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Interacting effects of change in climate, human population, land use, and water use on biodiversity and ecosystem services

Bodil Elmhagen, Stockholm University, Department of Zoology
Georgia Destouni, Stockholm University, Department of Physical Geography; Stockholm University, Bert Bolin Centre for Climate Research
Anders Angerbjörn, Stockholm University, Department of Zoology
Sara Borgström, Stockholm University, Stockholm Resilience Centre
Emily Boyd, Stockholm University, Stockholm Resilience Centre; University of Reading, School of Archaeology, Geography and Environmental Sciences
Sara A. O. Cousins, Stockholm University, Department of Physical Geography
Love Dalén, Swedish Museum of Natural History, Department of Bioinformatics and Genetics
Johan Ehrlén, Stockholm University, Department of Ecology, Environment and Plant Sciences
Matti Ermold, Stockholm University, Department of Physical Geography
Peter A. Hambäck, Stockholm University, Department of Ecology, Environment and Plant Sciences
Johanna Hedlund, Stockholm University, Department of Zoology
Kristoffer Hylander, Stockholm University, Department of Ecology, Environment and Plant Sciences
Fernando Jaramillo, Stockholm University, Department of Physical Geography
Vendela K Lagerholm, Stockholm University, Department of Zoology; Swedish Museum of Natural History, Department of Bioinformatics and Genetics
Steve W Lyon, Stockholm University, Department of Physical Geography; Stockholm University, Bert Bolin Centre for Climate Research
Helen Moor, Stockholm University, Stockholm Resilience Centre
Björn Nykvist, Stockholm University, Stockholm Resilience Centre; Stockholm Environment Institute
Marianne Pasanen-Mortensen, Stockholm University, Department of Zoology
Jan Plue, Stockholm University, Department of Physical Geography
Carmen Prieto, Stockholm University, Department of Physical Geography
Ype van der Velde, Stockholm University, Department of Physical Geography; Wageningen University, Department of Soil Geography and Landscape
Regina Lindborg, Stockholm University, Department of Physical Geography

DOI: http://dx.doi.org/10.5751/ES-07145-200123

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Abstract

Human population growth and resource use, mediated by changes in climate, land use, and water use, increasingly impact biodiversity and ecosystem services provision. However, impacts of these drivers on biodiversity and ecosystem services are rarely analyzed simultaneously and remain largely unknown. An emerging question is how science can improve the understanding of change in biodiversity and ecosystem service delivery and of potential feedback mechanisms of adaptive governance. We analyzed past and future change in drivers in south-central Sweden. We used the analysis to identify main research challenges and outline important research tasks. Since the 19th century, our study area has experienced substantial and interlinked changes; a 1.6°C temperature increase, rapid population growth, urbanization, and massive changes in land use and water use. Considerable future changes are also projected until the mid-21st century. However, little is known about the impacts on biodiversity and ecosystem services so far, and this in turn hampers future projections of such effects. Therefore, we urge scientists to explore interdisciplinary approaches designed to investigate change in multiple drivers, underlying mechanisms, and interactions over time, including assessment and analysis of matching-scale data from several disciplines. Such a perspective is needed for science to contribute to adaptive governance by constantly improving the understanding of linked change complexities and their impacts.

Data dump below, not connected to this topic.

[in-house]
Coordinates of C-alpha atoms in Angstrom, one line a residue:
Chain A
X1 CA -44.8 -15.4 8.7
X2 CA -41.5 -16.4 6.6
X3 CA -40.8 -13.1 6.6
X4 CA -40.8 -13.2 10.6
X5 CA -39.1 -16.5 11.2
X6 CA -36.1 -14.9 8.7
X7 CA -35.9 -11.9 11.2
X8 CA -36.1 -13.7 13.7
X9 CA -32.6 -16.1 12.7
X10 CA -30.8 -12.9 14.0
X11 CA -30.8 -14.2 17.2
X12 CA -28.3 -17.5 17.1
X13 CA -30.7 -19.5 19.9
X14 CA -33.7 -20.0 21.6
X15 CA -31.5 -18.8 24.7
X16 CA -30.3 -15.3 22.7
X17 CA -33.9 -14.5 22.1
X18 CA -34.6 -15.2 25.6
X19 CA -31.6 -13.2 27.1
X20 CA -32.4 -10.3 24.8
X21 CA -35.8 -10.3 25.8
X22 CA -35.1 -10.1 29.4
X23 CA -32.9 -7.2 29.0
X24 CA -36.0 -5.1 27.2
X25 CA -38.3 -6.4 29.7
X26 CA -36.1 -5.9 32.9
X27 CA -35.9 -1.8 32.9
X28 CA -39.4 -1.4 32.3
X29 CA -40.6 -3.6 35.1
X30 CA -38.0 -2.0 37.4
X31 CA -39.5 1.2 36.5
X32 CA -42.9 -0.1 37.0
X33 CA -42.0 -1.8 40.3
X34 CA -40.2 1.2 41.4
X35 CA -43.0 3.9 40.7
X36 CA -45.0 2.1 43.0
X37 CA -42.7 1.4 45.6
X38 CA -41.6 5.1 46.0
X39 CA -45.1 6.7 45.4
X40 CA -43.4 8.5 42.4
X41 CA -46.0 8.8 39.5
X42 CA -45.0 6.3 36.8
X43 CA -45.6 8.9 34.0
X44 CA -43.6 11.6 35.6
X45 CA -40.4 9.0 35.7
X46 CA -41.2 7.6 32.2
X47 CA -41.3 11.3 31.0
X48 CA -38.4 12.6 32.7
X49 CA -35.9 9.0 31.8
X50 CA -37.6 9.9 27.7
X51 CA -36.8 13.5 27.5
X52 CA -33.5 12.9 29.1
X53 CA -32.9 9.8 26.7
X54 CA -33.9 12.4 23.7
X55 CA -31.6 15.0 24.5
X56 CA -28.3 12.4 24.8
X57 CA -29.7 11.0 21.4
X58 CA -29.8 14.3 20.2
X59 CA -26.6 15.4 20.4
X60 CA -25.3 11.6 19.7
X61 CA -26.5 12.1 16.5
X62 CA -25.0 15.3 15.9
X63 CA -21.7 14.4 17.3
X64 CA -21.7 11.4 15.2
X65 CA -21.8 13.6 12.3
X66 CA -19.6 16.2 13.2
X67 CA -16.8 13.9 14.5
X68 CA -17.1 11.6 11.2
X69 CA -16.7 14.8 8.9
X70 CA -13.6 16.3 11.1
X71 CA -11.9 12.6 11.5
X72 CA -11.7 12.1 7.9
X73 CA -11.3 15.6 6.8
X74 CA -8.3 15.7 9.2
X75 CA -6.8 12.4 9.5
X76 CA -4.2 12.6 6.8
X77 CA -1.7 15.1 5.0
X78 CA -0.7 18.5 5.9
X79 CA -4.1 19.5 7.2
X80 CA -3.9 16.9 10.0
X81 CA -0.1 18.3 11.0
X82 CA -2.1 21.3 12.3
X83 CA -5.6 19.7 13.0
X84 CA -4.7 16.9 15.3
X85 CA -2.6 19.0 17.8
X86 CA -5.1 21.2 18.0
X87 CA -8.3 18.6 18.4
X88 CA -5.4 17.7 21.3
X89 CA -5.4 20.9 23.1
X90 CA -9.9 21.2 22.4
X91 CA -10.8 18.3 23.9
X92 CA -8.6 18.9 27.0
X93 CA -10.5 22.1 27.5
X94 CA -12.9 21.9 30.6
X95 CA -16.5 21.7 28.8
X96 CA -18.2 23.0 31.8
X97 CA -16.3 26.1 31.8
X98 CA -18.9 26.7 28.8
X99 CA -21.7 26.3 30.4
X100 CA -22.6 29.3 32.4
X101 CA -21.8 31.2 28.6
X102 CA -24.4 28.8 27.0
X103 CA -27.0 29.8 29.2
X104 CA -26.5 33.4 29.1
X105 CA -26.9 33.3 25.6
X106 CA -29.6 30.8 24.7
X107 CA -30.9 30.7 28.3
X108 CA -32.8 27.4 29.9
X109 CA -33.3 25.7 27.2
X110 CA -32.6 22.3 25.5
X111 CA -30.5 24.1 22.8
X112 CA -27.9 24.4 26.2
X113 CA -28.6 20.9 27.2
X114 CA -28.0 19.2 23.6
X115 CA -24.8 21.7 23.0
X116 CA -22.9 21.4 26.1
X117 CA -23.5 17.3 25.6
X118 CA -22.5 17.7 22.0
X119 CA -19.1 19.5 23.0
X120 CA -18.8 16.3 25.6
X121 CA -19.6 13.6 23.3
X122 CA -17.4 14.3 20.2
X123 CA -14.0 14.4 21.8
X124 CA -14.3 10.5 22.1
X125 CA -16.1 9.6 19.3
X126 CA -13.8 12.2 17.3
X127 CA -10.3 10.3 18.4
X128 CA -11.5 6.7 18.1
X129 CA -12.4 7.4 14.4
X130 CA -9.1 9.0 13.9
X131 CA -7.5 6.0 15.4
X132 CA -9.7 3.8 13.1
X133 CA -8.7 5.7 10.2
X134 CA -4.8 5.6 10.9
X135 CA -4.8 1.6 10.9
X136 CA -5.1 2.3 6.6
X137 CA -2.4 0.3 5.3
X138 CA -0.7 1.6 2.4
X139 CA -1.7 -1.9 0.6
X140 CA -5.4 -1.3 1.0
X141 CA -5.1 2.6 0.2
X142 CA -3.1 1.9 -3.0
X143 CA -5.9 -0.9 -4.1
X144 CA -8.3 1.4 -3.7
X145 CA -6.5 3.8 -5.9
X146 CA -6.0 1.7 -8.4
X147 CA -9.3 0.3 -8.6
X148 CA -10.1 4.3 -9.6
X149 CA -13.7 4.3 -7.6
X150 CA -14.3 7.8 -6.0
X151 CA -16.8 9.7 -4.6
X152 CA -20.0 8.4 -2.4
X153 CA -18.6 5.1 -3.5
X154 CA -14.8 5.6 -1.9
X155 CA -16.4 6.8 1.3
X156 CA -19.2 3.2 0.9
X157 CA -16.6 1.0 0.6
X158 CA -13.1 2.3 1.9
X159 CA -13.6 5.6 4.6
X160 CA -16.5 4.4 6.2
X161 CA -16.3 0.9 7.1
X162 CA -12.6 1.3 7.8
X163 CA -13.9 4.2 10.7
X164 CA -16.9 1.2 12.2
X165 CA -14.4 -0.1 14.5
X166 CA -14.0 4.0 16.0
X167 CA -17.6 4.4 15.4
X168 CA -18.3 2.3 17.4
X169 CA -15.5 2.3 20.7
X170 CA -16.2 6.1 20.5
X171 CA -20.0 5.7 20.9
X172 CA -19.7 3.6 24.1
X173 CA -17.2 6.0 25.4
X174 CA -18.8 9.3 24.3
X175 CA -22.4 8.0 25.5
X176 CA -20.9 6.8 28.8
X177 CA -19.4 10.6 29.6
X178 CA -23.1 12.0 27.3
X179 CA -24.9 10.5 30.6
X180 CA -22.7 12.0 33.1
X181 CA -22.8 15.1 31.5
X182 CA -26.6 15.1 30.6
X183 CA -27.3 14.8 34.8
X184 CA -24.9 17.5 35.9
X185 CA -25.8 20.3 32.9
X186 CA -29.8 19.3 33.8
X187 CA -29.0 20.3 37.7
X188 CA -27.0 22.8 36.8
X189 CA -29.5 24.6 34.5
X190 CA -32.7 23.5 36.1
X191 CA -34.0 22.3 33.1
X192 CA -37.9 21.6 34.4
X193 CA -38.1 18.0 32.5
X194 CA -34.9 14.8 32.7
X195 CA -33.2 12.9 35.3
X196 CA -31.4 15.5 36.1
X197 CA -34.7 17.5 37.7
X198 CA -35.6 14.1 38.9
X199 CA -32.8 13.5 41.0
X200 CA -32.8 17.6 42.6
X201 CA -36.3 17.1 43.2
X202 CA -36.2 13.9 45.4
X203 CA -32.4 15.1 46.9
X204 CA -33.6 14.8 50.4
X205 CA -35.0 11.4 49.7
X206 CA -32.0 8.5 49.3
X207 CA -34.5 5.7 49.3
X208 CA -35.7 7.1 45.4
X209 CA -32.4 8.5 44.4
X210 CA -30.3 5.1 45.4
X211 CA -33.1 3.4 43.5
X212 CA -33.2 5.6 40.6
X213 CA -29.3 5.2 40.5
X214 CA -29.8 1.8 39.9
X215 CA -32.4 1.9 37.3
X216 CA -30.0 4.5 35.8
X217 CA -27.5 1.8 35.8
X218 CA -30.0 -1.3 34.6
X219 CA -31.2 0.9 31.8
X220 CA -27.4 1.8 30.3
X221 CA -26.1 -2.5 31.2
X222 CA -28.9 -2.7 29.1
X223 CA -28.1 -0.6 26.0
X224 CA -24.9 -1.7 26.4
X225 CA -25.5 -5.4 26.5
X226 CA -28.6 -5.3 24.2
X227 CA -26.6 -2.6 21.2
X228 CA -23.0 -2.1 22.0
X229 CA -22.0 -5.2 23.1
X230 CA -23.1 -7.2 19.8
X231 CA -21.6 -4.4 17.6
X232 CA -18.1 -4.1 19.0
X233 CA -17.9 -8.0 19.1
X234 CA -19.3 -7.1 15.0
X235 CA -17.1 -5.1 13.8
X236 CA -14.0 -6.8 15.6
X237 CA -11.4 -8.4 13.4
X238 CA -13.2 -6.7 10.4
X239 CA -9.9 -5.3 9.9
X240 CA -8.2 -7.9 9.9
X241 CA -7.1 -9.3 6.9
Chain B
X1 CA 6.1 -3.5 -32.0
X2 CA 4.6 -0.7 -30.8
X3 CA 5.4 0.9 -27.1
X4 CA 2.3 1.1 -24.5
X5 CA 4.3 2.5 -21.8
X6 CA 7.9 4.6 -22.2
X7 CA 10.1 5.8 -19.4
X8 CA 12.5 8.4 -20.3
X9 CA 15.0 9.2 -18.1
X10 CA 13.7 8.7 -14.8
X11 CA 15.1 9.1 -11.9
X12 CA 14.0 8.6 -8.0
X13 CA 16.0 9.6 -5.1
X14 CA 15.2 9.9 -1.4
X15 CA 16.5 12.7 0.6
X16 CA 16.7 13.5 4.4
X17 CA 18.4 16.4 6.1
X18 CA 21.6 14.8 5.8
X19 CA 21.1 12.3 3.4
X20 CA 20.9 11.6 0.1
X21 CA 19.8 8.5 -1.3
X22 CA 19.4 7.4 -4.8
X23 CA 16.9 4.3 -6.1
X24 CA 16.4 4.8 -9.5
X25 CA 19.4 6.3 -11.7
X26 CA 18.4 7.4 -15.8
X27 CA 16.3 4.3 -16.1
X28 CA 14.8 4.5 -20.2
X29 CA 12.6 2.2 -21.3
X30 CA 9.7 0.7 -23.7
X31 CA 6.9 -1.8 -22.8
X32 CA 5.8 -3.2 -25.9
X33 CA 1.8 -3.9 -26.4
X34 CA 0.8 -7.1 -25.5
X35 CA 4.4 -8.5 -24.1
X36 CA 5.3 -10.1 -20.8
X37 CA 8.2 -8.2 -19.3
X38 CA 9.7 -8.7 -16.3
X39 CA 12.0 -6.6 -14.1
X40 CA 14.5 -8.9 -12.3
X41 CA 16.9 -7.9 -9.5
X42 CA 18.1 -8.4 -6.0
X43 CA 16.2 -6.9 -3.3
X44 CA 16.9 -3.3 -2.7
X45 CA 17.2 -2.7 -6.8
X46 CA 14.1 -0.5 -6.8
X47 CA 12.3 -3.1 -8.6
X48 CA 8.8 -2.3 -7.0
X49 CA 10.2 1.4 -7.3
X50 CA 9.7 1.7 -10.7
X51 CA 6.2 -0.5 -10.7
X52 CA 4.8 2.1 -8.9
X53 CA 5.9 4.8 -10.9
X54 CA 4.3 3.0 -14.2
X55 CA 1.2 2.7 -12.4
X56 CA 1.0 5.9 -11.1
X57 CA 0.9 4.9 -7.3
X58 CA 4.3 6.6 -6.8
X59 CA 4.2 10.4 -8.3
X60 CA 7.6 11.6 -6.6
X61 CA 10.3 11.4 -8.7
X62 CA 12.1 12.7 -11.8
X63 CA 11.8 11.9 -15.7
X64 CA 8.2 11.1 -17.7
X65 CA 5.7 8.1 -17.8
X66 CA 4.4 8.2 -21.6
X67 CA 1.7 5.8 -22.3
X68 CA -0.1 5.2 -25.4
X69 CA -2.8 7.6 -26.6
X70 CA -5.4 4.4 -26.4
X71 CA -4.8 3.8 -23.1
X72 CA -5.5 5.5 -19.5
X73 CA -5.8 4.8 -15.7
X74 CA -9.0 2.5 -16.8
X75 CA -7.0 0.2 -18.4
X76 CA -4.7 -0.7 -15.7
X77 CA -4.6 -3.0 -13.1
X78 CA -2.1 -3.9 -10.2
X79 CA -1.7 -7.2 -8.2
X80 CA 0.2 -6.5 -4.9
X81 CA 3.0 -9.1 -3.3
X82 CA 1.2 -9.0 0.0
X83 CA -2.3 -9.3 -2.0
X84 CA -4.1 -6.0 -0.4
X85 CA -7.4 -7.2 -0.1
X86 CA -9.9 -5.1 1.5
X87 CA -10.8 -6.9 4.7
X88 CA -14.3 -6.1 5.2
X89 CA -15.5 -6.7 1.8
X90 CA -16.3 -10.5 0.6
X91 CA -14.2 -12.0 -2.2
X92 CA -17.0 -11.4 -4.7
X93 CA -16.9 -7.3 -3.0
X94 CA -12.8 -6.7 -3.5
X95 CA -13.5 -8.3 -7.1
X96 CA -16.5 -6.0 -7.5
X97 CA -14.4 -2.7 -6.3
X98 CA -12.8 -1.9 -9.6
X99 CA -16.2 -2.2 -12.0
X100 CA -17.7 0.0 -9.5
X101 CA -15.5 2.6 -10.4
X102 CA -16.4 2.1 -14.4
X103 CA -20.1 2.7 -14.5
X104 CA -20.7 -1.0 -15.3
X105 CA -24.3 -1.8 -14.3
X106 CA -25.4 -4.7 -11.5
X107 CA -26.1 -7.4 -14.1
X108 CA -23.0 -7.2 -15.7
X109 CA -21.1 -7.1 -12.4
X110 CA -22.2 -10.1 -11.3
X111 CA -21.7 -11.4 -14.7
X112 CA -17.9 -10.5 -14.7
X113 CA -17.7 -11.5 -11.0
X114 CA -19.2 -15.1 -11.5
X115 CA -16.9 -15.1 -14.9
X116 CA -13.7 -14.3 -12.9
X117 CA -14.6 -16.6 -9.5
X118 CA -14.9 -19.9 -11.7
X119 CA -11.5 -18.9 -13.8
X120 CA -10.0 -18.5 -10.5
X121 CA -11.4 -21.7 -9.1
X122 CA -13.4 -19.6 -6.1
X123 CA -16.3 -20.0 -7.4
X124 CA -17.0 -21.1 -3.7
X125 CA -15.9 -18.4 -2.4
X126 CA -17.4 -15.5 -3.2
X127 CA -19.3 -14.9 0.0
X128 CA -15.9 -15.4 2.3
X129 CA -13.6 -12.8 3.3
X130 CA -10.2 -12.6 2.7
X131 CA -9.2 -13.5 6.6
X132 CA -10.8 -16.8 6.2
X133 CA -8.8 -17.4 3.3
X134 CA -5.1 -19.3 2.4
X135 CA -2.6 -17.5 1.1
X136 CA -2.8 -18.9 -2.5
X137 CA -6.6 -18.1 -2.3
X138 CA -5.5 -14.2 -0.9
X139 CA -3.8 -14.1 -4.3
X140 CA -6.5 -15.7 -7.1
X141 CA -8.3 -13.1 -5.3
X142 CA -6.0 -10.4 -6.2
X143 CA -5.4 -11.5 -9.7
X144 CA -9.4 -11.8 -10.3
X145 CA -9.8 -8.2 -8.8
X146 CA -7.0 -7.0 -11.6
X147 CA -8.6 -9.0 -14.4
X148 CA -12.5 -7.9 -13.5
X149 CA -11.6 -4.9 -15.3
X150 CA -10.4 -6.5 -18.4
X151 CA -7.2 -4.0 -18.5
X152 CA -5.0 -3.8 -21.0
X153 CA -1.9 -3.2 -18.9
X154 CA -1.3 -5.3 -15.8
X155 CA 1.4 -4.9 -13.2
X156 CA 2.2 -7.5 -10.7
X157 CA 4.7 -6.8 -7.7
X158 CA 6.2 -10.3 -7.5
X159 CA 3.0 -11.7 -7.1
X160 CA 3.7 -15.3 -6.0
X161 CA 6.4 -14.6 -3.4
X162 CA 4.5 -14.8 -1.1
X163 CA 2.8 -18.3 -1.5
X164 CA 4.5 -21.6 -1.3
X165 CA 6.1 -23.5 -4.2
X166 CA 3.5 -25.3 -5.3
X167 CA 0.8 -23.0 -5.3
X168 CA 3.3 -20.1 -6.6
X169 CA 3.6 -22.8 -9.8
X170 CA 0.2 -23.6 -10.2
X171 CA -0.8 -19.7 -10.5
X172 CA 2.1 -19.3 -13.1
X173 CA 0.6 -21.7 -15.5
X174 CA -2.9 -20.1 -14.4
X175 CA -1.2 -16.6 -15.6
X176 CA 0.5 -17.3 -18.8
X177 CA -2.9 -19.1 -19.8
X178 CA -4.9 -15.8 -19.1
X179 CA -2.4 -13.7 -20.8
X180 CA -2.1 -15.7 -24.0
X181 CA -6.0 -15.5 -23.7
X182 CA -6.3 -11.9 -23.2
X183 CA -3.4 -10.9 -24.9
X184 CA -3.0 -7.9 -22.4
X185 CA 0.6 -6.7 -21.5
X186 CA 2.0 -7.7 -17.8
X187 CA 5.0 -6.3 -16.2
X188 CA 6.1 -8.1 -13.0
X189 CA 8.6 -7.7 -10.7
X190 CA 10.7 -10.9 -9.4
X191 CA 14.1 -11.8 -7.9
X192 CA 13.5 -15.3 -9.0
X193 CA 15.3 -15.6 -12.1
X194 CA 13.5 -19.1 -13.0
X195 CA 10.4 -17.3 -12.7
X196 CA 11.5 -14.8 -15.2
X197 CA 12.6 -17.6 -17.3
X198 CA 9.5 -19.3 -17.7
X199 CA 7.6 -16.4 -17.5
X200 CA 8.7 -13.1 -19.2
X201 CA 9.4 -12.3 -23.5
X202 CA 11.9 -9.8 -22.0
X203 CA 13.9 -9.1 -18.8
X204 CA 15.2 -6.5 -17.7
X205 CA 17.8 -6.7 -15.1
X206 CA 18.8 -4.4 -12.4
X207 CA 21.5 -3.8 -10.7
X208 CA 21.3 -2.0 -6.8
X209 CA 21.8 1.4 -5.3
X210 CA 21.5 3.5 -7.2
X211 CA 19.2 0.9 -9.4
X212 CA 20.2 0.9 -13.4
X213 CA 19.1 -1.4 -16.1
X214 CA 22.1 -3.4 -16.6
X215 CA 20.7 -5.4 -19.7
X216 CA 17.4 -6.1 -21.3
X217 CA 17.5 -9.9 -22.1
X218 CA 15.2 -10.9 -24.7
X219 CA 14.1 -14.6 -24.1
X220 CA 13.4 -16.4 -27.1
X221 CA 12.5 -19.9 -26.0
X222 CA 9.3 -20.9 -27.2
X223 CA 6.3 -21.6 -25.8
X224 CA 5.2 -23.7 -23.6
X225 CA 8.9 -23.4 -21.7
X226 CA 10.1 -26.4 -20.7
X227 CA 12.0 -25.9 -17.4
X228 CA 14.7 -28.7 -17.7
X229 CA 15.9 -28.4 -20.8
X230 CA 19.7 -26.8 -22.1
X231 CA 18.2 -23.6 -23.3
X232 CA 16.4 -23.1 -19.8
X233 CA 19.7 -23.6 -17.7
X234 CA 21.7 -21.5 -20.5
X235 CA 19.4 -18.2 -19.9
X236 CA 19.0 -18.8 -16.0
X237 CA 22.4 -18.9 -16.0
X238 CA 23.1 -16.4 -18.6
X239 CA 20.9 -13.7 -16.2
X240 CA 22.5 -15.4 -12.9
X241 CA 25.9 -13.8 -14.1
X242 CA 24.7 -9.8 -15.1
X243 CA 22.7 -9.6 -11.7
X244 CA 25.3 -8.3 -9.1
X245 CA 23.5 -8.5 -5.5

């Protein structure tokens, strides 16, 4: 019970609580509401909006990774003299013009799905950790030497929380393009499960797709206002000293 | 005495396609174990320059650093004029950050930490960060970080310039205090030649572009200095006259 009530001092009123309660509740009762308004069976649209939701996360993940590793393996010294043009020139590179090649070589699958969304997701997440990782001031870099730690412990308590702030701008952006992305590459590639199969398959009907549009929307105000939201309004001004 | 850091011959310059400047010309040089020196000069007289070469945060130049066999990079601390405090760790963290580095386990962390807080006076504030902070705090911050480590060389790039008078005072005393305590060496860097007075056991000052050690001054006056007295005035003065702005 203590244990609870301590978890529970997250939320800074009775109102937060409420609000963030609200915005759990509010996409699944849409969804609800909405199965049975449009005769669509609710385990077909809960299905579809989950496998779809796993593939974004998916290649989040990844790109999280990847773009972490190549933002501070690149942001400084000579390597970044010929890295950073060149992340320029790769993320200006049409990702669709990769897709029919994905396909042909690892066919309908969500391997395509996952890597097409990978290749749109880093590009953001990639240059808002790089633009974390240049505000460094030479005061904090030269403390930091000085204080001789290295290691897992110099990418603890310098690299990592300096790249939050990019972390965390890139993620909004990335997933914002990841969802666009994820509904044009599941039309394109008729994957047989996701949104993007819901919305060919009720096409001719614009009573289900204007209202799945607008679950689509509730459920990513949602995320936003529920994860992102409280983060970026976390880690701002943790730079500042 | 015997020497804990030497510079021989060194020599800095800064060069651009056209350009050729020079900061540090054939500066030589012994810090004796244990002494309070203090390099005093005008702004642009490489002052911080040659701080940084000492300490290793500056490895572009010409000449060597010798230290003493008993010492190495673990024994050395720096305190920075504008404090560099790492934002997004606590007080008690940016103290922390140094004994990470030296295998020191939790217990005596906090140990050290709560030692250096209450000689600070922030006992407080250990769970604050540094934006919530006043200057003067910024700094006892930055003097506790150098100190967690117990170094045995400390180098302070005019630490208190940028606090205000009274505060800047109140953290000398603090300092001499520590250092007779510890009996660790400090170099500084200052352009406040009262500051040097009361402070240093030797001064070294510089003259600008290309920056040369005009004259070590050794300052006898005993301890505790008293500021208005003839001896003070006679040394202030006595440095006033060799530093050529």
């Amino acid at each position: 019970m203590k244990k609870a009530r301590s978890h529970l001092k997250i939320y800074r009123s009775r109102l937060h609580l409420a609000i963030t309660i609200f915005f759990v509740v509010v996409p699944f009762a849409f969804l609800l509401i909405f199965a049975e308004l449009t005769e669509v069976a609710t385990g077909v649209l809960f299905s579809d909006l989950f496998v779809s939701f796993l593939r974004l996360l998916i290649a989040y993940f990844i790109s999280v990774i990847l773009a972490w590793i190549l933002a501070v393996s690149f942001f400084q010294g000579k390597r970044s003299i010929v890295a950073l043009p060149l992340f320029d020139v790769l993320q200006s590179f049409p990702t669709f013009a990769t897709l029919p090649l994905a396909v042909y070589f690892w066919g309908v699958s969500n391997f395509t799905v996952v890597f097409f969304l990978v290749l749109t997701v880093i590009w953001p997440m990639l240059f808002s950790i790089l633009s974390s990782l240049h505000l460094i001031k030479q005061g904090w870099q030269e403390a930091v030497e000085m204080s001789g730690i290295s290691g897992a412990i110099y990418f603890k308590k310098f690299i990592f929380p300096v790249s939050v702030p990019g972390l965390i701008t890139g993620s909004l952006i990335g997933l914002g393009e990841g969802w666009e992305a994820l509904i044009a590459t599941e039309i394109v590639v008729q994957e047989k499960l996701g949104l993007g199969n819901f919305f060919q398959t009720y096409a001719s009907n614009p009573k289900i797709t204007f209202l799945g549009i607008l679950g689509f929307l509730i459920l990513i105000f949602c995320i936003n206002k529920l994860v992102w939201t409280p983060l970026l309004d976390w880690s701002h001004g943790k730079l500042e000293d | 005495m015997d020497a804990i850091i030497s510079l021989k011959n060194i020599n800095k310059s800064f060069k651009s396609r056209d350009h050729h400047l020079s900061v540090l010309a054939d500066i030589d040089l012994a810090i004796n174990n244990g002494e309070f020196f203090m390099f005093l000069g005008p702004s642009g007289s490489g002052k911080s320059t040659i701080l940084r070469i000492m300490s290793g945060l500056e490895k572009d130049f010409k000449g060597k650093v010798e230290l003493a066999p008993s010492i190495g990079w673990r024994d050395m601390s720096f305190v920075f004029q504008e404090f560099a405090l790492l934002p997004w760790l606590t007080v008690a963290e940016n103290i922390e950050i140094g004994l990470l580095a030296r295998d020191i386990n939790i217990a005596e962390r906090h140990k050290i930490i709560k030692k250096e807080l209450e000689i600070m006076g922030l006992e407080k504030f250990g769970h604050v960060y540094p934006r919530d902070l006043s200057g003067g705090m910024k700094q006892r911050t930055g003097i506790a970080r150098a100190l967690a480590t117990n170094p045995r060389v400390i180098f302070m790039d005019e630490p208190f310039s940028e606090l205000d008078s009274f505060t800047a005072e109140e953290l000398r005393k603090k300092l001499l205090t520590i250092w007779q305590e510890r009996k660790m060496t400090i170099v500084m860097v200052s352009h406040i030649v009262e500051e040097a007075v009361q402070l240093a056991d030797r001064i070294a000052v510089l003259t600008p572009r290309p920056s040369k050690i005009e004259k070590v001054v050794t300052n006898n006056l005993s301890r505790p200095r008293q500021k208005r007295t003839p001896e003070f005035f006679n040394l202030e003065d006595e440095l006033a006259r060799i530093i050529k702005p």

Key words

governance; historical ecology; landscape management; scale mismatch; social-ecological systems

Copyright © 2015 by the author(s). Published here under license by The Resilience Alliance. This article  is under a Creative Commons Attribution-NonCommercial 4.0 International License.  You may share and adapt the work for noncommercial purposes provided the original author and source are credited, you indicate whether any changes were made, and you include a link to the license.

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Ecology and Society. ISSN: 1708-3087